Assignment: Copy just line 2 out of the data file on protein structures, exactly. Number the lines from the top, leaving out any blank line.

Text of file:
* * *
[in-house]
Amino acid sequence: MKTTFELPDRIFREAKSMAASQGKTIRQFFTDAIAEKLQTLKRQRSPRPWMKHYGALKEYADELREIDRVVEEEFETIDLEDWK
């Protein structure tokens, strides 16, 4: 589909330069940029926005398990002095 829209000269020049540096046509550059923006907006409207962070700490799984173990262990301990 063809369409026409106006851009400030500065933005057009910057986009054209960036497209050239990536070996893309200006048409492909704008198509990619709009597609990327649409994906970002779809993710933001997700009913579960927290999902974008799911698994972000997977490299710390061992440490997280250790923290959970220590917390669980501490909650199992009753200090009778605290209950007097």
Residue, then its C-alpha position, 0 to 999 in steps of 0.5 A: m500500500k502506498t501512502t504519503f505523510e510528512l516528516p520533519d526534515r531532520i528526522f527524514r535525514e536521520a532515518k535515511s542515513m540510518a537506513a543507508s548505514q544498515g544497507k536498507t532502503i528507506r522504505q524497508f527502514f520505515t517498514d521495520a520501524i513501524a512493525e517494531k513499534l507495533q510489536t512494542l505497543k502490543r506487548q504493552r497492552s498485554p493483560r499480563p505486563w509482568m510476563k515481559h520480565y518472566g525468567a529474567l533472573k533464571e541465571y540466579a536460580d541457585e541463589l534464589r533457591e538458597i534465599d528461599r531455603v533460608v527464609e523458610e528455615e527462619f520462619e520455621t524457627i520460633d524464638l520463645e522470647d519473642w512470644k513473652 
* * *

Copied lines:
Amino acid sequence: MKTTFELPDRIFREAKSMAASQGKTIRQFFTDAIAEKLQTLKRQRSPRPWMKHYGALKEYADELREIDRVVEEEFETIDLEDWK